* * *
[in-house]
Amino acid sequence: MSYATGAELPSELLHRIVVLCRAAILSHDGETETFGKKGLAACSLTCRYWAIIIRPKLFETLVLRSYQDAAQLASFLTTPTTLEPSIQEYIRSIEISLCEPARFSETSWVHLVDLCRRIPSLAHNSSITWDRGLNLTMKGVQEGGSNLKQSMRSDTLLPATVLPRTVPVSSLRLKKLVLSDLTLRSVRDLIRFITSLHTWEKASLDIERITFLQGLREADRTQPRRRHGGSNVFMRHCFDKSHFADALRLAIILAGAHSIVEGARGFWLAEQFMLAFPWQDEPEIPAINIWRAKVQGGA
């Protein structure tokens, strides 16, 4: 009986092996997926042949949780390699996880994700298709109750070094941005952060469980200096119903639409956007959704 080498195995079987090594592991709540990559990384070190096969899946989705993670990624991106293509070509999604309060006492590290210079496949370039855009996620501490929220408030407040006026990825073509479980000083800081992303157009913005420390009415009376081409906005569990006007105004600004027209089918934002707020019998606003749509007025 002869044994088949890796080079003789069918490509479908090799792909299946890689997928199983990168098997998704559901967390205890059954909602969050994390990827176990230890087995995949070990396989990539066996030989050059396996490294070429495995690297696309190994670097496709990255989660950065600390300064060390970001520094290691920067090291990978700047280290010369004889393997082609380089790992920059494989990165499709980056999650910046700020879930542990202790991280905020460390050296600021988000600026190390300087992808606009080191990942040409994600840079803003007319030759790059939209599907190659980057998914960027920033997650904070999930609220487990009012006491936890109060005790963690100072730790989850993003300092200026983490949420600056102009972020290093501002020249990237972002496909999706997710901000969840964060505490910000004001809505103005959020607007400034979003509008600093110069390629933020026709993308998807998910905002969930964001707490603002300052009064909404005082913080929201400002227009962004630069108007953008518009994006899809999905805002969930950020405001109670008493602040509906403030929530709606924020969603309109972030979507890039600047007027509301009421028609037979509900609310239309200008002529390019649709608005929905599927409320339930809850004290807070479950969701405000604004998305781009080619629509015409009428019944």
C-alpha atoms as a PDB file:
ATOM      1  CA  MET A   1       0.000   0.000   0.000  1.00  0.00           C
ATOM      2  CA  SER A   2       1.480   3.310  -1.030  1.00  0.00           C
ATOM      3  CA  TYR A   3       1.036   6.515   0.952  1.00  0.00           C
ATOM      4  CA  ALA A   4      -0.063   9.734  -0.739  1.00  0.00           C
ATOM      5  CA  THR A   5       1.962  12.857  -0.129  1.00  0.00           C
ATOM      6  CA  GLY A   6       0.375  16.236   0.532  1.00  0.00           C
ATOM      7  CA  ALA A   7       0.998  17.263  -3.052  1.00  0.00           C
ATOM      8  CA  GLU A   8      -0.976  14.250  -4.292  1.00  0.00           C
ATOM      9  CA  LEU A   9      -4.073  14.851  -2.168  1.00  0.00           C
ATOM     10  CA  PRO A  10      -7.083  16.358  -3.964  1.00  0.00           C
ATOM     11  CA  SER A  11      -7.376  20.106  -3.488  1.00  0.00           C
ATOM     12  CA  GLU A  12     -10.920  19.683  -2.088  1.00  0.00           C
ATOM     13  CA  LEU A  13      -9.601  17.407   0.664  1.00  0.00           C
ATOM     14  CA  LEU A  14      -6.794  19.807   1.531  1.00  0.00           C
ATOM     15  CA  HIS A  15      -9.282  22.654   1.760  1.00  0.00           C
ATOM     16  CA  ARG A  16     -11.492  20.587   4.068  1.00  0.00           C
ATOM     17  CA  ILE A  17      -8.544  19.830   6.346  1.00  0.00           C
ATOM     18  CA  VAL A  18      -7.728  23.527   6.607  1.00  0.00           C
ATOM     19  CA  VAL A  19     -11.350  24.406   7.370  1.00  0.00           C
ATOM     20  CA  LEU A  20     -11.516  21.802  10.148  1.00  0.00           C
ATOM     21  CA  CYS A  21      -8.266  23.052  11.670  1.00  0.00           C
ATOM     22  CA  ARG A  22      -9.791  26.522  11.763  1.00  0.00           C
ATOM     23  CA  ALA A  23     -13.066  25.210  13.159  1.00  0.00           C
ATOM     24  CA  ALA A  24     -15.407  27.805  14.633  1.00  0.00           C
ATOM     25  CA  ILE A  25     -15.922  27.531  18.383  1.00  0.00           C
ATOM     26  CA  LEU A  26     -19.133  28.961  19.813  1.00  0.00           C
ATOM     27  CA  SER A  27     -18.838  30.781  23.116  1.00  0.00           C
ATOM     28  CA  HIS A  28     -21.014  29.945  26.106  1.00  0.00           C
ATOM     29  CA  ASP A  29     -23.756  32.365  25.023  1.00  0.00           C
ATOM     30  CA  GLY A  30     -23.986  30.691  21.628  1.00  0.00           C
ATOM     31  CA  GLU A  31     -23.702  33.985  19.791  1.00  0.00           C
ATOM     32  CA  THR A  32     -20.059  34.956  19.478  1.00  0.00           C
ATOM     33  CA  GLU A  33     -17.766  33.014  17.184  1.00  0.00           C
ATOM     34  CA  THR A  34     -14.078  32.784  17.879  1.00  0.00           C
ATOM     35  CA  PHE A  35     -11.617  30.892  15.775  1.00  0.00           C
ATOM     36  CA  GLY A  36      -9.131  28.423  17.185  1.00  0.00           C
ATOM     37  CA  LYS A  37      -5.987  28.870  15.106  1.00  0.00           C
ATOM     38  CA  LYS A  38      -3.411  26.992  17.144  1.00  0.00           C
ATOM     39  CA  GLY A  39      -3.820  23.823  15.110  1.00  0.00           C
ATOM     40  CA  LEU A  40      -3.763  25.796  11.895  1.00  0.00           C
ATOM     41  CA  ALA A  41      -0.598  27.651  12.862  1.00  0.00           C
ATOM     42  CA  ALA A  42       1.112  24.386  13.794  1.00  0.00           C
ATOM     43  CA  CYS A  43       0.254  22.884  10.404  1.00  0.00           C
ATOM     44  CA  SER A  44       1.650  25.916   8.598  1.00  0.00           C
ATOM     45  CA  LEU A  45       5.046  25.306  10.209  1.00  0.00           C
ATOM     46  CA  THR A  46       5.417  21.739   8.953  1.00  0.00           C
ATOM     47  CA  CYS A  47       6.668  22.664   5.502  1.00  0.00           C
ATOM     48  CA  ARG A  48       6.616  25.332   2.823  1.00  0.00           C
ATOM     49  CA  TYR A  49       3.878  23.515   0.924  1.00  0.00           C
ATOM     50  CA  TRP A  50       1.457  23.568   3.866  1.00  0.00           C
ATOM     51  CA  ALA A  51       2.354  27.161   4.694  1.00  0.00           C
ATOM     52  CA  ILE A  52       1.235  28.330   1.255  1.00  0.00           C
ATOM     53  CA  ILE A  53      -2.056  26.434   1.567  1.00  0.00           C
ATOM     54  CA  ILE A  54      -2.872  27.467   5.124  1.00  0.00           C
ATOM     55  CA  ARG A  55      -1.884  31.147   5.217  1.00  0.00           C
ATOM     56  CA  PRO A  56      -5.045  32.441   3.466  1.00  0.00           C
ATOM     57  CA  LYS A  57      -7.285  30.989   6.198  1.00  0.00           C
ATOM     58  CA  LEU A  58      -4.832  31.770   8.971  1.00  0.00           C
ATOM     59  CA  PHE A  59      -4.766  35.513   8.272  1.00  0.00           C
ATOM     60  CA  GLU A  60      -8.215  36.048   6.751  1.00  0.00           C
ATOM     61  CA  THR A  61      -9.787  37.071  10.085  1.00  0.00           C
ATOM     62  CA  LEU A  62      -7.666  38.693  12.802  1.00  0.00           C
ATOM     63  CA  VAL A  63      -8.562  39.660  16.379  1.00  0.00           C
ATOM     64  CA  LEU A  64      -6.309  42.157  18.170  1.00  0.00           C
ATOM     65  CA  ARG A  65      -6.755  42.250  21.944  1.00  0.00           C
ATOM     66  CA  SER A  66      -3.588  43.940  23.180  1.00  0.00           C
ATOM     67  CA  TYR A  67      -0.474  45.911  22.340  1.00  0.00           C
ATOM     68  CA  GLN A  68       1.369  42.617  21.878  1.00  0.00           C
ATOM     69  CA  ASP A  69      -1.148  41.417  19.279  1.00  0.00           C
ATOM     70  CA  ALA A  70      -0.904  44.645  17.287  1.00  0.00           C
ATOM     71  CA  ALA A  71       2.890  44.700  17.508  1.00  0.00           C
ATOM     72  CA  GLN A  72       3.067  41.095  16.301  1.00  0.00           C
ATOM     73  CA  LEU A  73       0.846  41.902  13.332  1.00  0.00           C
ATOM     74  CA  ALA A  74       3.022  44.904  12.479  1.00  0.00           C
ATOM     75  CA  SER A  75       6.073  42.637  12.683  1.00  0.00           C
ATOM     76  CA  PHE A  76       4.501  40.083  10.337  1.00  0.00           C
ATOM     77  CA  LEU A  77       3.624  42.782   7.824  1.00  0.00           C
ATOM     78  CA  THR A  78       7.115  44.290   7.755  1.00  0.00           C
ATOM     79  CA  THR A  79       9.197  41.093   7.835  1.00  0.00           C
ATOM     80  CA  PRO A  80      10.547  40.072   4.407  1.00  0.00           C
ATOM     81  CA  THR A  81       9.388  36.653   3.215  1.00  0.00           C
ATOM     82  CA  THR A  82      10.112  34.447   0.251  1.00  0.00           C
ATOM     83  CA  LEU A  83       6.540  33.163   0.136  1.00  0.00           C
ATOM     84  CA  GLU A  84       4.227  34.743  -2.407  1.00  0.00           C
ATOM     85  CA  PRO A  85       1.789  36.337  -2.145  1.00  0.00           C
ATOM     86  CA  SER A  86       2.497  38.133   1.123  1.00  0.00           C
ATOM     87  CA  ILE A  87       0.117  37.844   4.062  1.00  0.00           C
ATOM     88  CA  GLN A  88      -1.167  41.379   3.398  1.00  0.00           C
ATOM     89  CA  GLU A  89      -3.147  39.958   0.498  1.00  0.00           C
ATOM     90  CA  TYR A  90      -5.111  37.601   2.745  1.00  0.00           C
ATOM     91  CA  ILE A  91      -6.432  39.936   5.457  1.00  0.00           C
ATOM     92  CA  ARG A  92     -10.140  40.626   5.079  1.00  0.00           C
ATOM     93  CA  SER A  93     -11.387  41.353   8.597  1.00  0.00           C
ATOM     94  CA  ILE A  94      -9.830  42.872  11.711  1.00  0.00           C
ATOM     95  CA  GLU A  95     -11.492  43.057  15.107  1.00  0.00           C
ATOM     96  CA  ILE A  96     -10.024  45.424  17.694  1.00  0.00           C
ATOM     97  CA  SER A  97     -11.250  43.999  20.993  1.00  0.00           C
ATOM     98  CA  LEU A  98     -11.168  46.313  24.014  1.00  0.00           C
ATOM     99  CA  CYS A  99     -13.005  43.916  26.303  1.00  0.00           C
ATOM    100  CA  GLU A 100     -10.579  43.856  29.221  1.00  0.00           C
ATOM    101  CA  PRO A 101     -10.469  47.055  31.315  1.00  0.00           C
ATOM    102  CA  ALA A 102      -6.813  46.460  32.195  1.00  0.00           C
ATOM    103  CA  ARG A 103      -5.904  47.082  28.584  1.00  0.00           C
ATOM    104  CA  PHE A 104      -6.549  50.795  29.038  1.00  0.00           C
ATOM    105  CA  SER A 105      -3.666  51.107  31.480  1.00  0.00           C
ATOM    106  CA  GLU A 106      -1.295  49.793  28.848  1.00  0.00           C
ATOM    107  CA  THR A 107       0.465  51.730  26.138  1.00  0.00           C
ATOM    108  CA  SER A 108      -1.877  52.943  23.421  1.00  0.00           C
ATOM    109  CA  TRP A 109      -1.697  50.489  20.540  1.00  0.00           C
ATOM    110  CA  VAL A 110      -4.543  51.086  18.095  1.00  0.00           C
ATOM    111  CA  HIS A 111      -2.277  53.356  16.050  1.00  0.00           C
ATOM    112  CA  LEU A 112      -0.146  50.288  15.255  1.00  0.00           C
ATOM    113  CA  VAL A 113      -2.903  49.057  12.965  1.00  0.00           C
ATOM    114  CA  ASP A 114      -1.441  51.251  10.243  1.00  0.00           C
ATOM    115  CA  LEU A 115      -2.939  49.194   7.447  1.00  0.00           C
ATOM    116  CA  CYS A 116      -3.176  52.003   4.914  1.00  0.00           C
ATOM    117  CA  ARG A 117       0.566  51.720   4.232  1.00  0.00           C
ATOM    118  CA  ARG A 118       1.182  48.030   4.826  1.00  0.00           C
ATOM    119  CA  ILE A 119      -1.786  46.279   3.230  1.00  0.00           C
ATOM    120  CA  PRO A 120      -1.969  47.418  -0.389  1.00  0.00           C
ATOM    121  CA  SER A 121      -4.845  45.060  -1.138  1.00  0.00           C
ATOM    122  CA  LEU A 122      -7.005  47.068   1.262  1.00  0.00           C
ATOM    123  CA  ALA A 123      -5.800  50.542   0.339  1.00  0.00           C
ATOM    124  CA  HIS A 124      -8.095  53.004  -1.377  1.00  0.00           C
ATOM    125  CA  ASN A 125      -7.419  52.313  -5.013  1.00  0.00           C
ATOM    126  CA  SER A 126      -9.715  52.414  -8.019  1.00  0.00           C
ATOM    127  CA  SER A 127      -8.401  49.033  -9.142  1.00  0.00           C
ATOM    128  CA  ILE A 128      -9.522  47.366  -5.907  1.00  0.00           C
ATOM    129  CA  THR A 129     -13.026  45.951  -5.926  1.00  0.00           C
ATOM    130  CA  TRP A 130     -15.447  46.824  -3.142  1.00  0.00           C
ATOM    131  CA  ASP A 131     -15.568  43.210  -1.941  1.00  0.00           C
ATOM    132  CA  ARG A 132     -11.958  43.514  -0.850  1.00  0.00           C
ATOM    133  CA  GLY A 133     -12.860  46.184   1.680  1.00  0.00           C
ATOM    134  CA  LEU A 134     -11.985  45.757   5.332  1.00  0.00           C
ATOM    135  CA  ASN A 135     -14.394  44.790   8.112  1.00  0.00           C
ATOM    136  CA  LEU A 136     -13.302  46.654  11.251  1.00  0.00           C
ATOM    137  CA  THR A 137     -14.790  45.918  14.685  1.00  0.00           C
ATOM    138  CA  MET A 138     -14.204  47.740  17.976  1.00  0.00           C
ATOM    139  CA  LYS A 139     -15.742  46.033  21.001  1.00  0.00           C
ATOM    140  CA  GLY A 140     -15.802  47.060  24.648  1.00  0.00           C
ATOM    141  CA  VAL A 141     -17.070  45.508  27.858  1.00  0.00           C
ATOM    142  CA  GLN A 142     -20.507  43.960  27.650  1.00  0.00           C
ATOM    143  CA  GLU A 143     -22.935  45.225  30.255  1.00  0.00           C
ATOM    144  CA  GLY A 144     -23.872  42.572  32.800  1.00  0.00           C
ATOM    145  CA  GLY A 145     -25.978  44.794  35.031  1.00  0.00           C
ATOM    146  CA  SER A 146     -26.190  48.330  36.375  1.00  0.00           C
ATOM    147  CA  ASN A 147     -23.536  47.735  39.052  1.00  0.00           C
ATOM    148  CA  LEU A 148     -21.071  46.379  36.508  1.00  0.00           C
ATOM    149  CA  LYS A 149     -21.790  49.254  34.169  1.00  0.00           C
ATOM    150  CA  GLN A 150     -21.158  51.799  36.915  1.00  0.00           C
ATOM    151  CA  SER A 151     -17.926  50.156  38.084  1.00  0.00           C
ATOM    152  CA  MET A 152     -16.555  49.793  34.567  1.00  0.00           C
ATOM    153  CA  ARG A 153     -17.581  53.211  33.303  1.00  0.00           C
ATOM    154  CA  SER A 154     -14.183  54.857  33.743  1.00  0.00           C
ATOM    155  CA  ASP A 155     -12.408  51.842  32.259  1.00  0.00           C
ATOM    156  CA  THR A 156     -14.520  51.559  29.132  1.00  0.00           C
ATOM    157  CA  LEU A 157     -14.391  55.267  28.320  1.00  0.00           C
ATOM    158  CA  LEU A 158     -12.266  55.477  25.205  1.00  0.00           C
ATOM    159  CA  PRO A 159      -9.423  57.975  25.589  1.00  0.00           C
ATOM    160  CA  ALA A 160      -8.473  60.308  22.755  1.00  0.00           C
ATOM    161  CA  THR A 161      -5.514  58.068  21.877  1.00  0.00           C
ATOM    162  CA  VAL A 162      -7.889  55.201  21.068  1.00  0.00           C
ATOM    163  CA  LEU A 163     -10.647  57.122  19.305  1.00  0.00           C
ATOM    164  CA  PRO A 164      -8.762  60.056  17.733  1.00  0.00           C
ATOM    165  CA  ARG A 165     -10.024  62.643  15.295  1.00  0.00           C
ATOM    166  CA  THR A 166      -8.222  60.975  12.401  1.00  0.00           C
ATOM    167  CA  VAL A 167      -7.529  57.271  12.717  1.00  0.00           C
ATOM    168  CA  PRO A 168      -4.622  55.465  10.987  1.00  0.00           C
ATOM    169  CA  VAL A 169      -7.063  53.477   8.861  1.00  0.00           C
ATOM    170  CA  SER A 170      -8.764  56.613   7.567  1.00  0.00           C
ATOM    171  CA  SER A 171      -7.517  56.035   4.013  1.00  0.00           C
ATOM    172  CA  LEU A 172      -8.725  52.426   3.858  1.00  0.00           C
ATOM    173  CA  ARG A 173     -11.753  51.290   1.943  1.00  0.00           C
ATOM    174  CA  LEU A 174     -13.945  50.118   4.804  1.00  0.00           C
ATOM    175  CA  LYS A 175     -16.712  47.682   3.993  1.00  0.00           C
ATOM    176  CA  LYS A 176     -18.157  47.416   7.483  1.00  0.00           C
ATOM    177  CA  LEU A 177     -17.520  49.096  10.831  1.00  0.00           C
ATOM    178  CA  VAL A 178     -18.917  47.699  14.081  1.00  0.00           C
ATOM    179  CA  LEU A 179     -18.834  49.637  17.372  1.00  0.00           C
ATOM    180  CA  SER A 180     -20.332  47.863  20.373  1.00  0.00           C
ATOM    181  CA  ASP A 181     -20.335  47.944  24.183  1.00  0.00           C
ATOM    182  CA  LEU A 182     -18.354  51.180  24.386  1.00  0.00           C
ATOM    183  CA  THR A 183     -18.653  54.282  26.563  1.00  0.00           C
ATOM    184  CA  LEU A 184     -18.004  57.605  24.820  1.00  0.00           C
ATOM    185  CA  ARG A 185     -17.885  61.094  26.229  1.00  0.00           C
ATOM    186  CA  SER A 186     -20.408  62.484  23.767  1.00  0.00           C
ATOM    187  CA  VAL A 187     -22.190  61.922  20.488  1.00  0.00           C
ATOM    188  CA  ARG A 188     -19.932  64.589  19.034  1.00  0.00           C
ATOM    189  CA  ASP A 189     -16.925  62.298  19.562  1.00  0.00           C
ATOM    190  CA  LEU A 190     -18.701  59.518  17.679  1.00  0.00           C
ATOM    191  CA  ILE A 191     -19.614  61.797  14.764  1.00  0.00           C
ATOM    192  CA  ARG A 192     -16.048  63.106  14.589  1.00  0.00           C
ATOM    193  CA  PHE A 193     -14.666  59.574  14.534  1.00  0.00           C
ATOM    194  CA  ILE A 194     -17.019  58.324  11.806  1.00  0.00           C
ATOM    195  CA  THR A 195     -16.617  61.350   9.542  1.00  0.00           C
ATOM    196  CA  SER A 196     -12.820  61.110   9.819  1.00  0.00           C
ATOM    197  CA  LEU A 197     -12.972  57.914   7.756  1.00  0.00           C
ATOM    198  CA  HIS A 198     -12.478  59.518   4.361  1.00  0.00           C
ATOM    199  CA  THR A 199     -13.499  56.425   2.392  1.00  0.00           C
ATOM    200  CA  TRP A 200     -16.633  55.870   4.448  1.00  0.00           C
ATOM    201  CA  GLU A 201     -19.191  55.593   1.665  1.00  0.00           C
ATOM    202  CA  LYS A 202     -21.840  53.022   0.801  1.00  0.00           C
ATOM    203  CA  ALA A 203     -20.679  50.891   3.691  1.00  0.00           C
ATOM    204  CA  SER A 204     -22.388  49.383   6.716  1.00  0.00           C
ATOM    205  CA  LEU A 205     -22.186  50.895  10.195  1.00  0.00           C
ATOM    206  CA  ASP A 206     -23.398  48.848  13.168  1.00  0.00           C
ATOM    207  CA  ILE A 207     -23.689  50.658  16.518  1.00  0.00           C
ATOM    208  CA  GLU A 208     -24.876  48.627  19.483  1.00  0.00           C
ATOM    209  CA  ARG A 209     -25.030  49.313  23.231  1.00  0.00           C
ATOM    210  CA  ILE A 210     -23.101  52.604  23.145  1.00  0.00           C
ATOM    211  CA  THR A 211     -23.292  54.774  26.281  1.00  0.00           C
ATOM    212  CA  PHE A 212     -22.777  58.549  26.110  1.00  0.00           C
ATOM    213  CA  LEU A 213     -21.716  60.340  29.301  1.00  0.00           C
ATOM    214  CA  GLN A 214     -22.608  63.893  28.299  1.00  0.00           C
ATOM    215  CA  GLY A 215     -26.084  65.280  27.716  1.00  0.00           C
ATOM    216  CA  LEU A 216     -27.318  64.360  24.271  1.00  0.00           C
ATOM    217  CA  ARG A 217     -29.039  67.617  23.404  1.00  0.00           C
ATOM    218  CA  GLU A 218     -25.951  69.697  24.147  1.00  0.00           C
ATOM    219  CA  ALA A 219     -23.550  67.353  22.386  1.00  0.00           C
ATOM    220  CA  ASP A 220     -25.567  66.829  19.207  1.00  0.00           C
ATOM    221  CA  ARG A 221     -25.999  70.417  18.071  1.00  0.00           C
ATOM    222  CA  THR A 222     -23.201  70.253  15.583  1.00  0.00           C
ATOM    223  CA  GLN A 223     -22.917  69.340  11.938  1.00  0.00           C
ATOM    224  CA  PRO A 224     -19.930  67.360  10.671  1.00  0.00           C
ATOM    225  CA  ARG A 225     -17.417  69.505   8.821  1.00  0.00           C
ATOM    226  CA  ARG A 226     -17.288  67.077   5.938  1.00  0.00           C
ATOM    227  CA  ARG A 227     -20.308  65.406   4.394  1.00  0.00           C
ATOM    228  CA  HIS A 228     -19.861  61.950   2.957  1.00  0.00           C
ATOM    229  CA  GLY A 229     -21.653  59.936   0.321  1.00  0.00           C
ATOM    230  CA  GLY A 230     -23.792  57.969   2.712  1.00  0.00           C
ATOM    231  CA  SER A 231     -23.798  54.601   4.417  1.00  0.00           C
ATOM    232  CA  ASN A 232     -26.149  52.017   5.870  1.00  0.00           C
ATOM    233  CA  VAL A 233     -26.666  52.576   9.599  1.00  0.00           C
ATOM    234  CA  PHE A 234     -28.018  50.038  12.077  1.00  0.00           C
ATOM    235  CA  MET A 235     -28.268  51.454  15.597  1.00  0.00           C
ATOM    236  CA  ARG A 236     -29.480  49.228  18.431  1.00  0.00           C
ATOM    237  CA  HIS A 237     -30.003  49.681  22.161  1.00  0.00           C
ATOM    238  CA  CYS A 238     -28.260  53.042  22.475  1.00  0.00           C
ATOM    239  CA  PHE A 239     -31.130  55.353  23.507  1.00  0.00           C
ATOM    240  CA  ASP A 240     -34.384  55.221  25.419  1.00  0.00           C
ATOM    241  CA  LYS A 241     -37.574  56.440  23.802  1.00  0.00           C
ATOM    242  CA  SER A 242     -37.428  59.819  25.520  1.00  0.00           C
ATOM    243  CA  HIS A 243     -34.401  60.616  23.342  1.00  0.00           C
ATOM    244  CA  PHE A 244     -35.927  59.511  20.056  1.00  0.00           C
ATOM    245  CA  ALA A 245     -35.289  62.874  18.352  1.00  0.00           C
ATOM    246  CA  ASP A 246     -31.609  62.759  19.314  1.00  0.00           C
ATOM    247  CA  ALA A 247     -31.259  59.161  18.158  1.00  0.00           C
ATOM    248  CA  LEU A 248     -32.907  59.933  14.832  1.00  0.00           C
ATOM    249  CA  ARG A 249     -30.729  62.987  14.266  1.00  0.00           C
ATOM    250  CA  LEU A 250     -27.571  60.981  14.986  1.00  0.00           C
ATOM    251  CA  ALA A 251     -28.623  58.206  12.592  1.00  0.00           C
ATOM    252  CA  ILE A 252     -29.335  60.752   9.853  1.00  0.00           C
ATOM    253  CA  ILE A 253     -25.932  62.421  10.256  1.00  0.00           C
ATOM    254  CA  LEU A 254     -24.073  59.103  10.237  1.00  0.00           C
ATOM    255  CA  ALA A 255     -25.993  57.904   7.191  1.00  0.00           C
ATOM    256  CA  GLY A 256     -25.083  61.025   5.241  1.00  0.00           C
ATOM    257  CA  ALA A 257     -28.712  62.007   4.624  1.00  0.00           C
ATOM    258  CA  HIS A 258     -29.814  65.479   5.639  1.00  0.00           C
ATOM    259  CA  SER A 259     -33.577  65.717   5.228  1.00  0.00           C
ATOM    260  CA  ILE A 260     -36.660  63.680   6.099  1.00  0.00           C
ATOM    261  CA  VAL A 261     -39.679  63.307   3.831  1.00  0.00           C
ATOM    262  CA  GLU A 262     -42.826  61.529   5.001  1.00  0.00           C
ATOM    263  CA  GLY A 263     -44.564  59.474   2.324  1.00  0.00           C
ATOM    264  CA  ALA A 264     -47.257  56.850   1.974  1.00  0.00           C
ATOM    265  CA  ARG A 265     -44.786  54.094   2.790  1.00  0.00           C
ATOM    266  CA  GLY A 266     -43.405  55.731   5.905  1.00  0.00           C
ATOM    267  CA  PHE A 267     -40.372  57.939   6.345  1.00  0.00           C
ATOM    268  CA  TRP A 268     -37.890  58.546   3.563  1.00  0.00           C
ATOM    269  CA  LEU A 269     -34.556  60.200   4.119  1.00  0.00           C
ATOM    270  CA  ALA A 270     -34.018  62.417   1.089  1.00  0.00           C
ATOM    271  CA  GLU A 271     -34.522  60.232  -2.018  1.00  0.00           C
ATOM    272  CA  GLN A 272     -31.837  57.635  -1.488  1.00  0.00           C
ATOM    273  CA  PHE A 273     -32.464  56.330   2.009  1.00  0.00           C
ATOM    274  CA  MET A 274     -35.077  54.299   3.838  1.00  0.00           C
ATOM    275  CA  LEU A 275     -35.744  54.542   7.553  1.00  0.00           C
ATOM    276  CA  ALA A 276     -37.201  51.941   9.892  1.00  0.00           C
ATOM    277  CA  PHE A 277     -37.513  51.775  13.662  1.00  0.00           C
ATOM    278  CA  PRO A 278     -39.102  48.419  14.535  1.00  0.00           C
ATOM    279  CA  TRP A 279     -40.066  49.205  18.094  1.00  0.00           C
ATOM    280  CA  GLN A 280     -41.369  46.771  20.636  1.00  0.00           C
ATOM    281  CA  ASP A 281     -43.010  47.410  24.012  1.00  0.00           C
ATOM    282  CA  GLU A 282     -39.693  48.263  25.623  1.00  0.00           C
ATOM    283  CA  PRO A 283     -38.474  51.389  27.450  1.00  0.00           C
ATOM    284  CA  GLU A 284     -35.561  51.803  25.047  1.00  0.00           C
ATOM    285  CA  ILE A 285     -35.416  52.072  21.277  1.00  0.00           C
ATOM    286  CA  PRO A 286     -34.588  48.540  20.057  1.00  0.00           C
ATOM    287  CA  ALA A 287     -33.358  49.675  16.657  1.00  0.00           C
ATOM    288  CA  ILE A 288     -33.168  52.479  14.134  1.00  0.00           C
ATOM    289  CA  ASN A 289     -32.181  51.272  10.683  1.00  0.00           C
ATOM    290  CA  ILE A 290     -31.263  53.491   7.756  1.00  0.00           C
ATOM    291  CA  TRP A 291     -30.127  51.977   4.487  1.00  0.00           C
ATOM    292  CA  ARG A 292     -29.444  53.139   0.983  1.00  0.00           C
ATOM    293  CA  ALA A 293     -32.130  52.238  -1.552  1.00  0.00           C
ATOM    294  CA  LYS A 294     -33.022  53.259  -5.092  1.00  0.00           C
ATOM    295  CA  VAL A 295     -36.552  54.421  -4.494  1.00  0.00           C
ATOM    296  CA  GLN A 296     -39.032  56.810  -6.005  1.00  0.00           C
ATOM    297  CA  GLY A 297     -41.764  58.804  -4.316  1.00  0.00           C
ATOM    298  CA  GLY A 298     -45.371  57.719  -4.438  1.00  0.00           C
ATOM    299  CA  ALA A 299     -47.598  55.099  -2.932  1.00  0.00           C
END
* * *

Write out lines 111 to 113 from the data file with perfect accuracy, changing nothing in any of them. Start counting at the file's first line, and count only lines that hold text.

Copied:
ATOM    107  CA  THR A 107       0.465  51.730  26.138  1.00  0.00           C
ATOM    108  CA  SER A 108      -1.877  52.943  23.421  1.00  0.00           C
ATOM    109  CA  TRP A 109      -1.697  50.489  20.540  1.00  0.00           C